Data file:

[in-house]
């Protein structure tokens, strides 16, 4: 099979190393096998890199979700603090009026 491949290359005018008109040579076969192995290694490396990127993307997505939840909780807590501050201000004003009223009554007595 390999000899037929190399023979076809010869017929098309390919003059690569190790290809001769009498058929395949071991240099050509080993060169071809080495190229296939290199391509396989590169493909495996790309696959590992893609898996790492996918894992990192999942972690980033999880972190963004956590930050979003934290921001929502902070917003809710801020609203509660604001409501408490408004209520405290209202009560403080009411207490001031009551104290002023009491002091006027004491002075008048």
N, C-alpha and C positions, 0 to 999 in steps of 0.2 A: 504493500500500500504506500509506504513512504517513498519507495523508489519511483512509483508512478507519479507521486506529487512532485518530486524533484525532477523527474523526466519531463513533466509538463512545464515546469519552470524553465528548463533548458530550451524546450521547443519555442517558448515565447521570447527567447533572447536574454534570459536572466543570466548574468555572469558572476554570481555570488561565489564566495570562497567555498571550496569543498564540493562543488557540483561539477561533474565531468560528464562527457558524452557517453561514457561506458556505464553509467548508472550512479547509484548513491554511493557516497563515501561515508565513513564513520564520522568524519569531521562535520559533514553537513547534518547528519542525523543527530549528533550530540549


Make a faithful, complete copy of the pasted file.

[in-house]
């Protein structure tokens, strides 16, 4: 099979190393096998890199979700603090009026 491949290359005018008109040579076969192995290694490396990127993307997505939840909780807590501050201000004003009223009554007595 390999000899037929190399023979076809010869017929098309390919003059690569190790290809001769009498058929395949071991240099050509080993060169071809080495190229296939290199391509396989590169493909495996790309696959590992893609898996790492996918894992990192999942972690980033999880972190963004956590930050979003934290921001929502902070917003809710801020609203509660604001409501408490408004209520405290209202009560403080009411207490001031009551104290002023009491002091006027004491002075008048």
N, C-alpha and C positions, 0 to 999 in steps of 0.2 A: 504493500500500500504506500509506504513512504517513498519507495523508489519511483512509483508512478507519479507521486506529487512532485518530486524533484525532477523527474523526466519531463513533466509538463512545464515546469519552470524553465528548463533548458530550451524546450521547443519555442517558448515565447521570447527567447533572447536574454534570459536572466543570466548574468555572469558572476554570481555570488561565489564566495570562497567555498571550496569543498564540493562543488557540483561539477561533474565531468560528464562527457558524452557517453561514457561506458556505464553509467548508472550512479547509484548513491554511493557516497563515501561515508565513513564513520564520522568524519569531521562535520559533514553537513547534518547528519542525523543527530549528533550530540549